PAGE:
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The Growth of Democracy

Uploaded by K8 on Nov 19, 2000

In 1850, Britain was an undemocratic country. At this time the electoral system divided Boroughs and Counties. Voting qualifications were different in boroughs and constituencies. The vote was only given to men over the age of 21 providing their property was valued at £10 or more, or land was more than £2 per year in rent. Seats were distributed unequally and traditional ruling families usually formed the Cabinet. Furthermore, bribery and corruption were widespread and only the minority of the population were entitled to vote. At this time there was no form of a basic education for the population masses and there was still a lot of power lying within the House Of Lords and not with elected officials. A certain degree of money was necessary to stand for election because this was not a paying job, which, as a result stopped vast numbers of people standing for election because the did not have the finances to support themselves. Nor were they able to afford to stand for election as due to bribery and corruption, the poor stood no chance of winning as they did not have the money to provide voters with what they wanted in return for their support. For democracy, there needed to be regular elections and although at this time elections were every seven years, this was not often enough.

However between 1850 and 1918, progress was made towards Britain becoming a democracy. Now there was better communication and education increasing political interest and this influenced people in trade, industry and finance. Economic changes made people better off and left them wanting to take part in politics, and be represented in parliament.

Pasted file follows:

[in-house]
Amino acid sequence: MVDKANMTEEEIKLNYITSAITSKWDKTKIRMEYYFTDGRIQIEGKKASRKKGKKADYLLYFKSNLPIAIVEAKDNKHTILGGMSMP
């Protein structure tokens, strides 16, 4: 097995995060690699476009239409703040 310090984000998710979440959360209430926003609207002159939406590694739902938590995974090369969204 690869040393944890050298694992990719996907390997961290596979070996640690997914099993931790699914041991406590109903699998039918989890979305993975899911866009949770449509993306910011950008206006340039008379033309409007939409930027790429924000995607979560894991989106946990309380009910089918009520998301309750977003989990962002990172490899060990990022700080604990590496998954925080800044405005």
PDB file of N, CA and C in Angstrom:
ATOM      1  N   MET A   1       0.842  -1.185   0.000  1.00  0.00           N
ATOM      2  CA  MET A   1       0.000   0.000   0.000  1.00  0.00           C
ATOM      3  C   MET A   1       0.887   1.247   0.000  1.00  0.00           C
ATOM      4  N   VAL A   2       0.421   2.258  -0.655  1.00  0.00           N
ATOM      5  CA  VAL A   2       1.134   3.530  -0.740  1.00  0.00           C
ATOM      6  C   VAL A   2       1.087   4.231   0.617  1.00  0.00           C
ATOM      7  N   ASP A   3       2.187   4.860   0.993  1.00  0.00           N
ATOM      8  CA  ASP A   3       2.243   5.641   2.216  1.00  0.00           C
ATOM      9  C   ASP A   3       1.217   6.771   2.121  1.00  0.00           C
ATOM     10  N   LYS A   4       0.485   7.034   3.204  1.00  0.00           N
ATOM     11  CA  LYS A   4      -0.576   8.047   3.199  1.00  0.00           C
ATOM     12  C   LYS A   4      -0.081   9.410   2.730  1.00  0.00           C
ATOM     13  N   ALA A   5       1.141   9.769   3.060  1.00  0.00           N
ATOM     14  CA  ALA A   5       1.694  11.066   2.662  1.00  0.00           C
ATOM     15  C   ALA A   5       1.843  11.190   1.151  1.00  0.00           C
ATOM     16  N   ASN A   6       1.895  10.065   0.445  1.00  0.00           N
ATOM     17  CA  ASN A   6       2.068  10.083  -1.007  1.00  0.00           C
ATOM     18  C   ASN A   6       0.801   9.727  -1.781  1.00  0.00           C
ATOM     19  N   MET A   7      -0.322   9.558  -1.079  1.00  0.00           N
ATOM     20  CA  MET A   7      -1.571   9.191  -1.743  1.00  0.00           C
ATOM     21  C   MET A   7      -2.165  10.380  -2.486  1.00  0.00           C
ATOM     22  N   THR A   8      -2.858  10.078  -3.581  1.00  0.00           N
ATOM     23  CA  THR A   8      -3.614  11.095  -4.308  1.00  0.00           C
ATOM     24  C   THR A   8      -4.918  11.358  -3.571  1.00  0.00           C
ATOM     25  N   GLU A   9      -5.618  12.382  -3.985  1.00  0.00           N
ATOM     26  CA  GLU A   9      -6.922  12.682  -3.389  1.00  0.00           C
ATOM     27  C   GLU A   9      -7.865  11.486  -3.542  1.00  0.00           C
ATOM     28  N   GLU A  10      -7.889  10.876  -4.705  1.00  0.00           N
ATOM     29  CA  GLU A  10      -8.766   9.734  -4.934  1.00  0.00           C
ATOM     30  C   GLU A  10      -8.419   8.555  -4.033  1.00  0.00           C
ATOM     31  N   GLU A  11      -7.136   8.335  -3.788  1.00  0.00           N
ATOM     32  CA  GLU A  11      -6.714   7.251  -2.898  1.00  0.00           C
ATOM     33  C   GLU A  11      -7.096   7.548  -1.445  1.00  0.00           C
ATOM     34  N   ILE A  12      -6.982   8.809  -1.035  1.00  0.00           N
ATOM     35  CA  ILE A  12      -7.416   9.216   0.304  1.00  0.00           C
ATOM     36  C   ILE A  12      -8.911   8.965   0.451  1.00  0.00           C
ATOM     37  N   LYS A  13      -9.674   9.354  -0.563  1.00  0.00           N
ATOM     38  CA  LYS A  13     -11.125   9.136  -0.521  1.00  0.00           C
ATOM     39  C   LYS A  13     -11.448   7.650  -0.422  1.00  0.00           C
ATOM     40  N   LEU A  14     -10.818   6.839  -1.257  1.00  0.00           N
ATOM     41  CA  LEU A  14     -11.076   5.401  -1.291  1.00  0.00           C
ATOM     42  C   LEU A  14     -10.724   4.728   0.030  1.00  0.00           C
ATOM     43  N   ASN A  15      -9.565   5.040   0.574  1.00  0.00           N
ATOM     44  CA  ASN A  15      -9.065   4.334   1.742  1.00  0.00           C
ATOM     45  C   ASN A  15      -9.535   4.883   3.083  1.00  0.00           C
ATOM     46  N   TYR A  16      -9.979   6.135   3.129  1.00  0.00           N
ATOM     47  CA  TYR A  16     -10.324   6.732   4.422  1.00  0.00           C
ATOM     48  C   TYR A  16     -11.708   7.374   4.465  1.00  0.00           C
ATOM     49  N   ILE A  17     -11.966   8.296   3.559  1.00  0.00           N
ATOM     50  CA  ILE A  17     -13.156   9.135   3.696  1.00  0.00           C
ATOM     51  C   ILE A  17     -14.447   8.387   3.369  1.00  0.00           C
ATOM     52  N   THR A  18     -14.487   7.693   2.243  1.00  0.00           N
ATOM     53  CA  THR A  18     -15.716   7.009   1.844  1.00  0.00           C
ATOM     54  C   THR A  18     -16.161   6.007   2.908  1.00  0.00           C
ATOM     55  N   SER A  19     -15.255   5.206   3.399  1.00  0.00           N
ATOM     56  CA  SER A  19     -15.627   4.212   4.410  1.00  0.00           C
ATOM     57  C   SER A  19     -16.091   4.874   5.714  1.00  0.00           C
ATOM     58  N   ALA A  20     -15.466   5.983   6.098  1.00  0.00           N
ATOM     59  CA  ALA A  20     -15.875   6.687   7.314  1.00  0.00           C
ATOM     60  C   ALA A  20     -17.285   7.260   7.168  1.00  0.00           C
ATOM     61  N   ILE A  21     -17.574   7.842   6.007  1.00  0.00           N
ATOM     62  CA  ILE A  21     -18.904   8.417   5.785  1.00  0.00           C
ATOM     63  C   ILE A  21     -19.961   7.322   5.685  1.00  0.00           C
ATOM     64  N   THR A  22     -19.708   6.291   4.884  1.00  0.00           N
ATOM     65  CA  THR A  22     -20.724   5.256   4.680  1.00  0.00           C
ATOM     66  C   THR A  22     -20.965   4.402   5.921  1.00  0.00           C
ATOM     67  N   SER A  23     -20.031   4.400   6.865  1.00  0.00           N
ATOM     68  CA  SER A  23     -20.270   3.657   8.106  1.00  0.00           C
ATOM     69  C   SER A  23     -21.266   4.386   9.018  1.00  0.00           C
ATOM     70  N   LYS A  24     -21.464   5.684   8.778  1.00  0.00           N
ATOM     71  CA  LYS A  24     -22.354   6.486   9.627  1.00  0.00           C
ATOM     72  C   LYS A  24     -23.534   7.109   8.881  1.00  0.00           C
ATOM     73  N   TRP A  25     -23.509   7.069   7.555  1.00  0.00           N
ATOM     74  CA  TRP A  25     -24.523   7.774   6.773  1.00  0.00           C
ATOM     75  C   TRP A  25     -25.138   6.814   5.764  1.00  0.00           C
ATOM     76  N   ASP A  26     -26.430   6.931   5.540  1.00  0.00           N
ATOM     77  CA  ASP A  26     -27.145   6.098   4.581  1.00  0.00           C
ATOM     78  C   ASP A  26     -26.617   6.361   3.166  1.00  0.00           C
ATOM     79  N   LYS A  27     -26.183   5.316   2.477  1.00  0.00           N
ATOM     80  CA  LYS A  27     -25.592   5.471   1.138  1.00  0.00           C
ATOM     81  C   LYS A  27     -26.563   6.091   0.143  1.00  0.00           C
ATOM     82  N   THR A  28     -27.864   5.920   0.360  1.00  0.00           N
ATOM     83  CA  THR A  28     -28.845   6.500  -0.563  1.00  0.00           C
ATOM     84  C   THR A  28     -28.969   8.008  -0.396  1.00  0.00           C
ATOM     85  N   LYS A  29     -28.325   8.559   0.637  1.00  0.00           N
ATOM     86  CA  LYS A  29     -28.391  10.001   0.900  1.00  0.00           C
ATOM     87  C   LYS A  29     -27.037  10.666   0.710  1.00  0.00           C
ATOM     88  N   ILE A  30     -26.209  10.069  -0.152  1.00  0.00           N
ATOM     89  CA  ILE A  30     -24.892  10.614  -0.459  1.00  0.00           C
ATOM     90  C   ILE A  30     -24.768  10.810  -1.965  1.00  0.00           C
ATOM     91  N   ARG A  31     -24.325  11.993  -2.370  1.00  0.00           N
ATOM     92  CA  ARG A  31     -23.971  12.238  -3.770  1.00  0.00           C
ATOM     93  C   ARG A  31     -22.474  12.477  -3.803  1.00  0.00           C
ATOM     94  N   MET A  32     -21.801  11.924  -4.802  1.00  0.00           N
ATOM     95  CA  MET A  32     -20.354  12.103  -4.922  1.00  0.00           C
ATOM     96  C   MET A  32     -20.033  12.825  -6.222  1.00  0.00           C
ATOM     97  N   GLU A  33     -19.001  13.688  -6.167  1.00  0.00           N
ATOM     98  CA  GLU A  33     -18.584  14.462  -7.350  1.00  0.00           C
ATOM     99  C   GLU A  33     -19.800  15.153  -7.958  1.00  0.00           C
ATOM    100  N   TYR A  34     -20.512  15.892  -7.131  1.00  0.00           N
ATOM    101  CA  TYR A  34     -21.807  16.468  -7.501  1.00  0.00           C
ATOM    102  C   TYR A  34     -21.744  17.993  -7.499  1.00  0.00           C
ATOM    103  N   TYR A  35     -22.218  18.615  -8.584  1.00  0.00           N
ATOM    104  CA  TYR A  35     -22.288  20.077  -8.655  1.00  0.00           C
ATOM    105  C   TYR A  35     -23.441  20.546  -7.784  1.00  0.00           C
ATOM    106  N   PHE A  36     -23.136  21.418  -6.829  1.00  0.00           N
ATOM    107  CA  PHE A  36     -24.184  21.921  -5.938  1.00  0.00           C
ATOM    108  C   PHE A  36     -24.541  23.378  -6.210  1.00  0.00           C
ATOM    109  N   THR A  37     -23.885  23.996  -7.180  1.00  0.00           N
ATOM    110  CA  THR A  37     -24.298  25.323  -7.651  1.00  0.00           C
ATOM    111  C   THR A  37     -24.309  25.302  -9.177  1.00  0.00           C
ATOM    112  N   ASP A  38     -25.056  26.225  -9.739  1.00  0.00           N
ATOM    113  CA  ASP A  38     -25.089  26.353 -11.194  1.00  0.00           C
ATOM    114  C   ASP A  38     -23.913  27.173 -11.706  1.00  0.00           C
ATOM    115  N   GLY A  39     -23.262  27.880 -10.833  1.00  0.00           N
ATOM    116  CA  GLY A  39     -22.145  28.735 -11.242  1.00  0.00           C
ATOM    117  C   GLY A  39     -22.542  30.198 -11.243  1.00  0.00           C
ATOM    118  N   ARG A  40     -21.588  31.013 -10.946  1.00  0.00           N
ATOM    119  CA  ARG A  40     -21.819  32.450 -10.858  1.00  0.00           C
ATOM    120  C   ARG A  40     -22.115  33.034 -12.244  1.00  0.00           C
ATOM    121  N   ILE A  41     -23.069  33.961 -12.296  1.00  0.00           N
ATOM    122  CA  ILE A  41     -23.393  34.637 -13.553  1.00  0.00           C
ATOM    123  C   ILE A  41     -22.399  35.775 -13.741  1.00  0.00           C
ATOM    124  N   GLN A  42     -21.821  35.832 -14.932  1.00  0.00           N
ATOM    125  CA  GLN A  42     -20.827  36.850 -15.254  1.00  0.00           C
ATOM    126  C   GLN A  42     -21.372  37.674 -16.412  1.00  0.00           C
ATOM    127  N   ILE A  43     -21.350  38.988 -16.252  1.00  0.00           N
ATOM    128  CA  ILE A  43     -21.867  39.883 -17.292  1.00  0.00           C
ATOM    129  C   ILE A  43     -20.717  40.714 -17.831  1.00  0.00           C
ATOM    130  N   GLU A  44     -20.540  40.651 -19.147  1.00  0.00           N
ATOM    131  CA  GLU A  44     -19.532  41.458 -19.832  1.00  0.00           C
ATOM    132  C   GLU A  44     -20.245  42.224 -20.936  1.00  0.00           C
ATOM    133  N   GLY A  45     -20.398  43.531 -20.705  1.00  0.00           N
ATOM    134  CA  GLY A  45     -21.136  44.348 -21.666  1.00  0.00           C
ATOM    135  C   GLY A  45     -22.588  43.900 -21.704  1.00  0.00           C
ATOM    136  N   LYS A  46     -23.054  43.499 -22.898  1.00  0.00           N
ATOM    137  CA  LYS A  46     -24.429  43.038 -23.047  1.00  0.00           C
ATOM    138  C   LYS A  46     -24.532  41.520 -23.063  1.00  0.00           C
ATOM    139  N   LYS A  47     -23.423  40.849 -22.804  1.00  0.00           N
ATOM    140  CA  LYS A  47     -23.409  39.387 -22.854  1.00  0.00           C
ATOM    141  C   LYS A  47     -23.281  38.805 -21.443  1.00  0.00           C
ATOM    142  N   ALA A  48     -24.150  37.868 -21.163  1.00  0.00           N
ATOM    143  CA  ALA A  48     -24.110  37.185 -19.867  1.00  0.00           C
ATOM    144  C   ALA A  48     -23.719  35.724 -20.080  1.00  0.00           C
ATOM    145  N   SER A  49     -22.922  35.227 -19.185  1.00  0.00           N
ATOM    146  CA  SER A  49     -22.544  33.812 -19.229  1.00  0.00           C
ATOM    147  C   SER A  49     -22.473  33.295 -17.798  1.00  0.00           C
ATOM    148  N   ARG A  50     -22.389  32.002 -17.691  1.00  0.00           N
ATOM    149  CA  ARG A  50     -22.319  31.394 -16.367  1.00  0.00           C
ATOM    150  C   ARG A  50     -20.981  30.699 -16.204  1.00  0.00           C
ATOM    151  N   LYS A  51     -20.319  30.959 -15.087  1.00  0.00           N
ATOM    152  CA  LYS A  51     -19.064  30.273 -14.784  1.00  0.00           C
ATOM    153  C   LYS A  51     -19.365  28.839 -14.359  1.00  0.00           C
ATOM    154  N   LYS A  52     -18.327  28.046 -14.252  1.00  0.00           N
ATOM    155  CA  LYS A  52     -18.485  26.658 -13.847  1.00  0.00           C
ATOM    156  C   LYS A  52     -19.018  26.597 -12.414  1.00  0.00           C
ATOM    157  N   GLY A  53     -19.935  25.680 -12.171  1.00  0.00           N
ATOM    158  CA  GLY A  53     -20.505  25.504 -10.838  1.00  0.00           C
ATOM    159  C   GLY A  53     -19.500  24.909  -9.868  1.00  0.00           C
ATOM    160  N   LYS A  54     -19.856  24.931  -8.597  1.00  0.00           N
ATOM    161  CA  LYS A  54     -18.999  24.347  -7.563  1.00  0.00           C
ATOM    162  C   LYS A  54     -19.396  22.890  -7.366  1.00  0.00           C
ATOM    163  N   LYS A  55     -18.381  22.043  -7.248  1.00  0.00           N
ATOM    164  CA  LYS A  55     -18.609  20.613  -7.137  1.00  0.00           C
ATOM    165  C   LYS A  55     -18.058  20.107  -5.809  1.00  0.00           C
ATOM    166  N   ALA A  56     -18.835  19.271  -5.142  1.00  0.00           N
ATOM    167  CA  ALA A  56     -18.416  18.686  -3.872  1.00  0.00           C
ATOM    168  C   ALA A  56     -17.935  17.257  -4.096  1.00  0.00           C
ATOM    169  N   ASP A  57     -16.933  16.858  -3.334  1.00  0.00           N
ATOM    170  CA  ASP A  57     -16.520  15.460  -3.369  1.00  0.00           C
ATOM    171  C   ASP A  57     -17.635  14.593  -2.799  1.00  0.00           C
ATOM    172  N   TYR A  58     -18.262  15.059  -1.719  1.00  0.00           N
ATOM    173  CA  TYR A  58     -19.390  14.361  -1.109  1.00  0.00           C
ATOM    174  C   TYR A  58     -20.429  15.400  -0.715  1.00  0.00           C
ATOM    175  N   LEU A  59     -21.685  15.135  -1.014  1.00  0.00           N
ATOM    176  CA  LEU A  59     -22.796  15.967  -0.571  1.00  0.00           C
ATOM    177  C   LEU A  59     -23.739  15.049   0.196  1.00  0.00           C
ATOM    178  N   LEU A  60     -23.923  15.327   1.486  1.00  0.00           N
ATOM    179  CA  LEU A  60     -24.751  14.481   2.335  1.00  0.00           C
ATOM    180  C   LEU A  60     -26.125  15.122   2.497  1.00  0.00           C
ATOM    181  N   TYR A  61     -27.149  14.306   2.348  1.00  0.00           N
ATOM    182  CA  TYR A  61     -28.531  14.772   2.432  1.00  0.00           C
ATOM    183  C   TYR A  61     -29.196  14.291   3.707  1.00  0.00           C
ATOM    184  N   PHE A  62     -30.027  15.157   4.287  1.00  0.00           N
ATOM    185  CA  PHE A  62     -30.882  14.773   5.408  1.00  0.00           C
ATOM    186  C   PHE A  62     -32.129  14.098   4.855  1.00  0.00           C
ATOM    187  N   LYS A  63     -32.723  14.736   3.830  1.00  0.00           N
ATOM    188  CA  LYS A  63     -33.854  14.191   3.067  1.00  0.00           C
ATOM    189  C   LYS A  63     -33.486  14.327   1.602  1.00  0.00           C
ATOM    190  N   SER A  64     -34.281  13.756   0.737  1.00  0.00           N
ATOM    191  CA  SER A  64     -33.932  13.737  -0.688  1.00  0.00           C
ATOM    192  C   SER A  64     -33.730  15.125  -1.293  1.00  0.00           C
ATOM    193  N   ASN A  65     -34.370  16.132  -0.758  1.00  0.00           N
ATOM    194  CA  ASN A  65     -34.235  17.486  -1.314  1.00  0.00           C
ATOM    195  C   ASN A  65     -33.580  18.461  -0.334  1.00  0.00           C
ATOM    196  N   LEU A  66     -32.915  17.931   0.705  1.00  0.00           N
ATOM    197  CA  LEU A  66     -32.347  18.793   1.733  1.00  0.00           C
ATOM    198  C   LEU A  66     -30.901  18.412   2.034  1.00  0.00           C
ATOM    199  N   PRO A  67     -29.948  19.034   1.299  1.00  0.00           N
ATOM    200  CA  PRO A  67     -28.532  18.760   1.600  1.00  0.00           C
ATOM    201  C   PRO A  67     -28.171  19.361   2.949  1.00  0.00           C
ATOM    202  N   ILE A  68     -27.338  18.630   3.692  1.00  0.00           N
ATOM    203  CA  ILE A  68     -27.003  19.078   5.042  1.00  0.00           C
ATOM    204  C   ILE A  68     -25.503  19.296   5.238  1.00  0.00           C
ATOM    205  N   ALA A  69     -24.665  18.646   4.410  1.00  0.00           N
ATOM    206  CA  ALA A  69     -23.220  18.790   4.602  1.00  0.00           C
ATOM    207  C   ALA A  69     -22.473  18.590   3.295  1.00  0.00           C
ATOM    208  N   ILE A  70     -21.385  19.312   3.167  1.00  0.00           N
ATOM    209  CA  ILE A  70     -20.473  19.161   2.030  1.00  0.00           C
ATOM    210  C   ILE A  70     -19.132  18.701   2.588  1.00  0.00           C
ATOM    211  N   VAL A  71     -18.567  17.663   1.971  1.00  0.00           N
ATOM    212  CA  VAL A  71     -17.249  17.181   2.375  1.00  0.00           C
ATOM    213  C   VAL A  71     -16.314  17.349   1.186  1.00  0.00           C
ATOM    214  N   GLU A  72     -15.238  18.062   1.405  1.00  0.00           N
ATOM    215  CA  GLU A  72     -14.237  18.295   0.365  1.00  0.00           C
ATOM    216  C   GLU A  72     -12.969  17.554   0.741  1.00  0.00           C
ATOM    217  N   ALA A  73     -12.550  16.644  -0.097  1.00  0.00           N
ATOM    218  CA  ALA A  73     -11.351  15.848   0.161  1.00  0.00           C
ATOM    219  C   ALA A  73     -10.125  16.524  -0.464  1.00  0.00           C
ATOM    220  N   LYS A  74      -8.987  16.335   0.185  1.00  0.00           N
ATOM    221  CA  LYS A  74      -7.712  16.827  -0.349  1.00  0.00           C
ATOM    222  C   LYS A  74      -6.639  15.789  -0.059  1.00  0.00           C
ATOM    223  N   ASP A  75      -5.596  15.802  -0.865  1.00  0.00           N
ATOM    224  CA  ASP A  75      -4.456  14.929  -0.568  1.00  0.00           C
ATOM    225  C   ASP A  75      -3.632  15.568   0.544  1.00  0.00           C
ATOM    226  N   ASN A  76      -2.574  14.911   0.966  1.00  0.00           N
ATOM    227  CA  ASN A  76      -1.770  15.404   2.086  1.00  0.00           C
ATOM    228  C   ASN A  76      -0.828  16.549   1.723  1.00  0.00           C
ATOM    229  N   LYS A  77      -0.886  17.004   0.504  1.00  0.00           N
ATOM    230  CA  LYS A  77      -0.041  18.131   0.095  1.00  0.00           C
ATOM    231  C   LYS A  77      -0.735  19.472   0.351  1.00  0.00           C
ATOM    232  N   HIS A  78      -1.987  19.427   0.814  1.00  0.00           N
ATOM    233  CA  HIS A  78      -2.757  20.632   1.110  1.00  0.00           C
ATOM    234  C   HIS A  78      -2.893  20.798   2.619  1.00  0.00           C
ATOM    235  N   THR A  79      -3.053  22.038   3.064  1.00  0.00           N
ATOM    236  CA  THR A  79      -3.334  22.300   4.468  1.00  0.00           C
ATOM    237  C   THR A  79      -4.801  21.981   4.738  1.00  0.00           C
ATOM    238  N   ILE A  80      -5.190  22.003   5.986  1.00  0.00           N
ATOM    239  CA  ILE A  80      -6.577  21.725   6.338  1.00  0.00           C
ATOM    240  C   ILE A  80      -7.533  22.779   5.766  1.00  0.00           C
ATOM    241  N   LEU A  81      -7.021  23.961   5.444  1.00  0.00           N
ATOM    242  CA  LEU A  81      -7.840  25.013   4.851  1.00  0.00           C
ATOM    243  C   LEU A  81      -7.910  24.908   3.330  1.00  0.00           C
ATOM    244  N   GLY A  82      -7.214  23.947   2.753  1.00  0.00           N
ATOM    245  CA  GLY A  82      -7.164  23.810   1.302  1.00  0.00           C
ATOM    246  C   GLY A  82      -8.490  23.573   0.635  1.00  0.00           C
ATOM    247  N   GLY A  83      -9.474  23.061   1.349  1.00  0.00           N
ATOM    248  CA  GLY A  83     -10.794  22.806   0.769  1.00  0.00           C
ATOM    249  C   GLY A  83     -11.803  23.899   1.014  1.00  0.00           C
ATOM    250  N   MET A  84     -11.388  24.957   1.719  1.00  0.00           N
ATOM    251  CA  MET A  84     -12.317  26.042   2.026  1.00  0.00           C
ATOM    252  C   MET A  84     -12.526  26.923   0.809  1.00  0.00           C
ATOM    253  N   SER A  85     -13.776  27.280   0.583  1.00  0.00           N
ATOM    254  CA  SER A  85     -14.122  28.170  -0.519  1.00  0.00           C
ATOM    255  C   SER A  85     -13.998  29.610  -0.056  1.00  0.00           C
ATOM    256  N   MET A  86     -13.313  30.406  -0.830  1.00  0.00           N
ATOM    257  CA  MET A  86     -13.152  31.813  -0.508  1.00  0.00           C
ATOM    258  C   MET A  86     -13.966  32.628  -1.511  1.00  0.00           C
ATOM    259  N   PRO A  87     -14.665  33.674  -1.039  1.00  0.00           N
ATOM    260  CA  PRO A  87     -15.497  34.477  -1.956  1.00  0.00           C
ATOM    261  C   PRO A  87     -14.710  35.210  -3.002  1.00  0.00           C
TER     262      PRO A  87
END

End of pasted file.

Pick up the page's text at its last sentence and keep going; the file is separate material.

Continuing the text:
This general desire for the widening of the franchise led to pressure groups forming in 1864.

The Extension of the Franchise was helped by the Second Reform Bill passed in 1867. In this act, all householders who paid rates with 12 months residence and all £10 a year lodgers with one years residence in the Boroughs were given the Franchise. In the Counties, the Franchise was given to those £5 property owners and all those who occupied property with a rateable value of £12 or in Scotland, £14. This act changed the views of The Liberals and The Tories as they now saw that many people backed the idea of a widening of the franchise. Party opinions changed in order to woo voters in the towns,...

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Uploaded by:   K8

Date:   11/19/2000

Category:   History

Length:   8 pages (1,712 words)

Views:   1955

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